With its future murky and only a few episodes left in the season, Community is under a bit of pressure to perform to back up the rallying cry and universal recommendation of the internet, the knight in shining armor to Dam Harmon's dorky damsel in distress. So when Harmon tweeted out, "AND, tonight, celebrate Community's unschedulization with the least-accessible, least-marketable episode in its alienating history!" I gritted my teeth and crossed my fingers.
Community could have used one of its whoppers last night, but instead played to its hardcore audience with the bizarre mental collapse of Dean Pelton. "Documentary Filmmaking: Redux" was about as film-geeky as the show has ever been, choosing not to pay homage to one of the most acclaimed films of last century, Apocalypse Now (nice shout-out with the "Redux" suffix), but rather to channel the lesser-known documentary made about that film, Hearts of Darkness. It was great for those of us who enjoy seeing Community push sitcom boundaries, bad news for Joe Schmoe who tuned in to see what all the Tweettering, Bookfacing, and Friendstering in praise of the show is all about.
"Documentary Filmmaking: Redux" started off with a hilarious outdated "Come to Greendale!" student recruitment video, featuring a Blossom lookalike, Chuck's Captain Awesome, and the most fearsome basketball player ever. It turned out that Dean P had been commissioned to update the video and get it out of the fax-machine era, and his quest to make the production a hit became a scary journey of a man terrorizing his crew as his ego and obsession inflated too fast and pushed every one else up against the walls.
This was all captured on film by Abed's camera, who was making a documentary on the making of the video. The episode was a throwback to Season 2's "Intermediate Documentary Filmmaking" (it even upped the celebrity cameo factor by upgrading Levar Burton to Luis Guzman and Jeff Garlin, but sadly, there was no Troy freakout) in that it was shot entirely in mockumentary style. In a rare act of consistency on my part, I have to say that I'm still not really a fan of Community having its characters look into the camera and talk. I'm probably in the minority on this, and that's fine, but the mockumentary format just irks me now. Bleh!
But that's not to say the episode wasn't fun. Everyone playing an iteration of Dean Pelton was fantastic. Jim Rash stepped out of his normal persona and killed it (as usual) while spoofing Apocalypse Now director Francis Ford Coppola, and even stepped into the role of Marlon Brando and Charlie Sheen's dad at times. But for my money, Joel McHale's performance as pseudo-Dean was spot-on brilliant, and Ken Jeong as the bald-cap wearing understudy only added to the chaos.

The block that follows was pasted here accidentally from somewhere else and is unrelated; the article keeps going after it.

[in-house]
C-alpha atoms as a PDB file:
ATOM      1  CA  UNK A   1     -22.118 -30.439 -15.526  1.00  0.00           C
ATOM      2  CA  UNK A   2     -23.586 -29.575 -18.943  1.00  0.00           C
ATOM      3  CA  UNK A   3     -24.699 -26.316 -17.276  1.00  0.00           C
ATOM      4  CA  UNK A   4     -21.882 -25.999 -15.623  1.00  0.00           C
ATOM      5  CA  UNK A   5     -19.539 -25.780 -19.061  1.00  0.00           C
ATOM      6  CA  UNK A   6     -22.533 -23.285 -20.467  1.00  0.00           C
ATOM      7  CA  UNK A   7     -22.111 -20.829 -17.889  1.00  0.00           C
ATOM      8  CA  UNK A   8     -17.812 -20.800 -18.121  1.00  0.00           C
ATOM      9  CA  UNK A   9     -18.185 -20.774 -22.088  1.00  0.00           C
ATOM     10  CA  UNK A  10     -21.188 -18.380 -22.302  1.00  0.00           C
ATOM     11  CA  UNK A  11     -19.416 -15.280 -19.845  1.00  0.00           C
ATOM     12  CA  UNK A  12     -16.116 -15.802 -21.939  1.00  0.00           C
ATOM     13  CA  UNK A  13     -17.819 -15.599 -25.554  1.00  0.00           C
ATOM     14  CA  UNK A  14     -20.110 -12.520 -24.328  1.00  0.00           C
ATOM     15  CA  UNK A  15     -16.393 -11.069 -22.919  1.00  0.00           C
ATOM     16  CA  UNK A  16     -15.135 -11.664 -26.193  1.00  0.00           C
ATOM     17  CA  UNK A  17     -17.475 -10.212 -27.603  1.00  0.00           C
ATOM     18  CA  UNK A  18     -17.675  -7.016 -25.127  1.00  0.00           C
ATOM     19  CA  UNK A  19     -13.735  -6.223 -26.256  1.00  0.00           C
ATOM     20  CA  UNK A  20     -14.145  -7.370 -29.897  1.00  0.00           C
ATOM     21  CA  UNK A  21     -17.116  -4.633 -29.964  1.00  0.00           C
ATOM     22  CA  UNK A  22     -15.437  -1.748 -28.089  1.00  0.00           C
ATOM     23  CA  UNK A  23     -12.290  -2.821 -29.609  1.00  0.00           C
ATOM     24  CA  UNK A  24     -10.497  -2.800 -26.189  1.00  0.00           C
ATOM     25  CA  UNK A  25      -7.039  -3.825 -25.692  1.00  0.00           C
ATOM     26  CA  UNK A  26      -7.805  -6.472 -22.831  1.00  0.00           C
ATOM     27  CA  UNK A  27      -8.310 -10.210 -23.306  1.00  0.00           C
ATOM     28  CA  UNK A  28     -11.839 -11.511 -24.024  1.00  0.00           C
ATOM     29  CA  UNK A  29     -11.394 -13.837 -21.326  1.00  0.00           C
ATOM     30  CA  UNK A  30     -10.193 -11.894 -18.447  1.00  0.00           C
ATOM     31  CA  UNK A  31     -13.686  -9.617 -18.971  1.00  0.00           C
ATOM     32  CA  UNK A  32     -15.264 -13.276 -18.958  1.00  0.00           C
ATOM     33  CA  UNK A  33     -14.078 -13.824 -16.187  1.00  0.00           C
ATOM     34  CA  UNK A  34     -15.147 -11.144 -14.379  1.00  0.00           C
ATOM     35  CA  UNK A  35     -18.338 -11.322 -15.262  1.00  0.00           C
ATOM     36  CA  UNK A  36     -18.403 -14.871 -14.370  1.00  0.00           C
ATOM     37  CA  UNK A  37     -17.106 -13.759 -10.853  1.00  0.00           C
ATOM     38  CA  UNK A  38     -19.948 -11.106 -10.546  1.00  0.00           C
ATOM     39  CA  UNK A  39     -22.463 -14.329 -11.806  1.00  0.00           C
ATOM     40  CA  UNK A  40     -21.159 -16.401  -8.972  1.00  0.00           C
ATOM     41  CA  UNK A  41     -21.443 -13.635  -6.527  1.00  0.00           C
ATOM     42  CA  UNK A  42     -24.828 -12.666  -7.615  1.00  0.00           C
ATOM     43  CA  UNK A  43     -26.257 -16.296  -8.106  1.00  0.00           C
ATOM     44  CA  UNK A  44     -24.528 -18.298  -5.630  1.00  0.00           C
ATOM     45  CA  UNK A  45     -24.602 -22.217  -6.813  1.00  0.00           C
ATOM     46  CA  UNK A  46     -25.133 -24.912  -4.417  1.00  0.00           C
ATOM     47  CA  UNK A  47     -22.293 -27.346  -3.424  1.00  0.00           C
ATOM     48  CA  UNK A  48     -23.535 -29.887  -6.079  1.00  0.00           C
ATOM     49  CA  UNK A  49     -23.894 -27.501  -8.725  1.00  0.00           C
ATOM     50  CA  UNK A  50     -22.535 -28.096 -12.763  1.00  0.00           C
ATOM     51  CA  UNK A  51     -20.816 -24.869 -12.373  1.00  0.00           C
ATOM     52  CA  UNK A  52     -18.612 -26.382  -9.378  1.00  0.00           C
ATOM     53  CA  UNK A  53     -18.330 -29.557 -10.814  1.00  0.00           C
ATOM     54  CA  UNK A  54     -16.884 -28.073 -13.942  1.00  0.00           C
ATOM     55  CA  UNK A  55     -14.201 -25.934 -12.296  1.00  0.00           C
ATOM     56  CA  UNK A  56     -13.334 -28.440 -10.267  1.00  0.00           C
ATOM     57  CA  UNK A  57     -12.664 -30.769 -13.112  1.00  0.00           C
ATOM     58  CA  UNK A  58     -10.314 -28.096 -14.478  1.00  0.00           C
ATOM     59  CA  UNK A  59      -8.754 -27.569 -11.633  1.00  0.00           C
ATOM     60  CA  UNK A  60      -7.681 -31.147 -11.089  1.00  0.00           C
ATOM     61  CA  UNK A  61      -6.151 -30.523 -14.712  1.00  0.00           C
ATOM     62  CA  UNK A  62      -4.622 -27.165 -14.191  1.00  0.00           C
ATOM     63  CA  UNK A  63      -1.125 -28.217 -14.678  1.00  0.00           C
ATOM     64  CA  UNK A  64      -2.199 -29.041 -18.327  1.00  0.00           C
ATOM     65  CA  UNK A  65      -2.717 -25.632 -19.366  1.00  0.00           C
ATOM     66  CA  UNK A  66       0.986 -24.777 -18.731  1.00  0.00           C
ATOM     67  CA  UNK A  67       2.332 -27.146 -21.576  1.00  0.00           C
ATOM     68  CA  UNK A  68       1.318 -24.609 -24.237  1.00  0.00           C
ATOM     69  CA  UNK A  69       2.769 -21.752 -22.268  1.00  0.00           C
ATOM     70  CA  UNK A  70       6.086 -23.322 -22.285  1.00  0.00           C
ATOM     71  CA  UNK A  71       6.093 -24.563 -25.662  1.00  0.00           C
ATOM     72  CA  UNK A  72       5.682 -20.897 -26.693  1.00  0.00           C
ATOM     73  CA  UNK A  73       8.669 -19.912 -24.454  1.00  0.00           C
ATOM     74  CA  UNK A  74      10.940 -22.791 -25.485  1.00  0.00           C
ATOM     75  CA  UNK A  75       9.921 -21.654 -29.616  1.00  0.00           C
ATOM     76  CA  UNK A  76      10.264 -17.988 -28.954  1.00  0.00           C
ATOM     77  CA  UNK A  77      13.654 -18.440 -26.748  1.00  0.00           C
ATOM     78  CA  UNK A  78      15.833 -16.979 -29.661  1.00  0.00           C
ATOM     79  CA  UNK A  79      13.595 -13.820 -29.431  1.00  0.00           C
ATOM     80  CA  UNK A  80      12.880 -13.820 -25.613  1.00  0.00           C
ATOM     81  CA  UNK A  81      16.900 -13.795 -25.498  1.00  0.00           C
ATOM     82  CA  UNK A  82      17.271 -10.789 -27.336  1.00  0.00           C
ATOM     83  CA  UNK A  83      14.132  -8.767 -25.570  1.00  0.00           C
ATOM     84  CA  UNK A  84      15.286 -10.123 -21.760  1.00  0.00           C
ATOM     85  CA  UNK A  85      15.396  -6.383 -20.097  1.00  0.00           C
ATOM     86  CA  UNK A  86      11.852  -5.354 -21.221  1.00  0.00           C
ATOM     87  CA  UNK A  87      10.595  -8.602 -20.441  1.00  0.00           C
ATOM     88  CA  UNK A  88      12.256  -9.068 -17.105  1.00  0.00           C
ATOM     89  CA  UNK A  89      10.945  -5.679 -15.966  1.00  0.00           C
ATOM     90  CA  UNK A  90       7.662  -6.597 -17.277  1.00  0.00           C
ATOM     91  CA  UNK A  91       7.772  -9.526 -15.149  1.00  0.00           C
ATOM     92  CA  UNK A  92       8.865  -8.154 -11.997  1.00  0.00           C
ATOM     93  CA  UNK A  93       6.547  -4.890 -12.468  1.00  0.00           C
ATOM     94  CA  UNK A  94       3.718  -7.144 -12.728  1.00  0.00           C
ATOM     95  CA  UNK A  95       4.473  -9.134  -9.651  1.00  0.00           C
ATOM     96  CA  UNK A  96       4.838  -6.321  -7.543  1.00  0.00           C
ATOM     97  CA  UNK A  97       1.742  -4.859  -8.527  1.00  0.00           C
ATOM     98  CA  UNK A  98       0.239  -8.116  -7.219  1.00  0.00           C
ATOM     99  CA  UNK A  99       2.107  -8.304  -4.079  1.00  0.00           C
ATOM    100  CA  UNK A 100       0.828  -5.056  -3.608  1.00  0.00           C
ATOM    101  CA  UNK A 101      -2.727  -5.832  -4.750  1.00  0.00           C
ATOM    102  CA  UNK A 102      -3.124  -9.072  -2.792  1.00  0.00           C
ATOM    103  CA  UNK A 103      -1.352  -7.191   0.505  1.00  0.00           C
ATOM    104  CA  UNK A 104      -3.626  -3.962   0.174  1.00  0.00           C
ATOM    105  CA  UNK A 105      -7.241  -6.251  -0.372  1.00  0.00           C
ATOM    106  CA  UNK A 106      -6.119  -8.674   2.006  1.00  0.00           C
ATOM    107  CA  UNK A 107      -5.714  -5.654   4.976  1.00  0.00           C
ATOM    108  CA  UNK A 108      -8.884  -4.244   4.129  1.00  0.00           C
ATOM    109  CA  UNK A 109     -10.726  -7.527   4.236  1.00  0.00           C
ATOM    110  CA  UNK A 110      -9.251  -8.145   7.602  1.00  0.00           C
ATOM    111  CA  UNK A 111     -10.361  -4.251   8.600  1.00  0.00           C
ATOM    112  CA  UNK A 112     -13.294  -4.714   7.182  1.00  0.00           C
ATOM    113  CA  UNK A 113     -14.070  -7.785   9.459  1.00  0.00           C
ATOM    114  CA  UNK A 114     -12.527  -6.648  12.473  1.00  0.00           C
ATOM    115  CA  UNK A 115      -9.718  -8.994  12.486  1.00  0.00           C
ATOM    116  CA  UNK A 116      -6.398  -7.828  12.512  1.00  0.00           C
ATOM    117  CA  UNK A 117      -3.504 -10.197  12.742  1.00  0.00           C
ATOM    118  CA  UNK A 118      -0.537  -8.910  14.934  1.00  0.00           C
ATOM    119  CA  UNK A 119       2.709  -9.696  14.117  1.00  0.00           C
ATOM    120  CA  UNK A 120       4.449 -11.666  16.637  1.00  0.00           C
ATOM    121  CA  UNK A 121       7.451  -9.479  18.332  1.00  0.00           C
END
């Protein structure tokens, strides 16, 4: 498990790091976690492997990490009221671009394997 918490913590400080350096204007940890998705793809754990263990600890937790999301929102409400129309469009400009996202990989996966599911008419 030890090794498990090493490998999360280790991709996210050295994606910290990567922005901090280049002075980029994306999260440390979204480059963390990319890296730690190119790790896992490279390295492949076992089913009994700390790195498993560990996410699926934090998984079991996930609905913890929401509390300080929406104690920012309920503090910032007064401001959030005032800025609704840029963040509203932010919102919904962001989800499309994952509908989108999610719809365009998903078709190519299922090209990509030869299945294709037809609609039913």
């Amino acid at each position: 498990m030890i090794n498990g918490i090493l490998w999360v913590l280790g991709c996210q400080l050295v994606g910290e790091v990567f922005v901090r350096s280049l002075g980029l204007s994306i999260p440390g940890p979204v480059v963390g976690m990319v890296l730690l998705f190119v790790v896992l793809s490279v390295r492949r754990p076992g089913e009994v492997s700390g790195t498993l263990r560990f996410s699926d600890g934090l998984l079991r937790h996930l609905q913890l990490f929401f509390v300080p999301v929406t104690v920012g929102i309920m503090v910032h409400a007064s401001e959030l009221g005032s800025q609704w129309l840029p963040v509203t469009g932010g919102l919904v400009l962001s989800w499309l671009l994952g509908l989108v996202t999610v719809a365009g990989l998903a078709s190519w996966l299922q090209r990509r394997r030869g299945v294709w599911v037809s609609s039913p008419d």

Overall, I enjoyed "Documentary Filmmaking: Redux" more than "Intermediate Documentary Filmmaking" (we have to compare the two, don't we?), but I wouldn't put the episode on my mixtape of the series' classics even though the second time I watched it a like it a lot better. What did you think?
– Britta: "I'm in Psych 101 and even I don't know what's happening." I'm starting to really enjoy psych-student Britta and her complete misunderstanding of what the major really entails. I was a psych major myself, and I saw a whole lot of people convince themselves they understood the way society works after reading one chapter on Jung.
– All you Tritta and Broy fans must have gotten excited. Looks like those two are on a collision course for romance. But what happens when Britta comes over to sleep in Troy's blanket fort? What does Abed do? What will Annie think of Britta moving in on her first crush? Personally, I'm a fan of Jeff and Britta being together, even it's just for drunken fighting and making out, like in "Mixology Certification."
– I don't like to see Pierce relegated to tangential cut-aways, but he was pretty funny, especially when he stepped out of Jeff Garlin's trailer.
– It sounds like the rally to get more viewers to tune in worked! Community jumped all the way up a tenth of a point to a 1.6 rating last night! Okay, that's still crummy, but it's a start.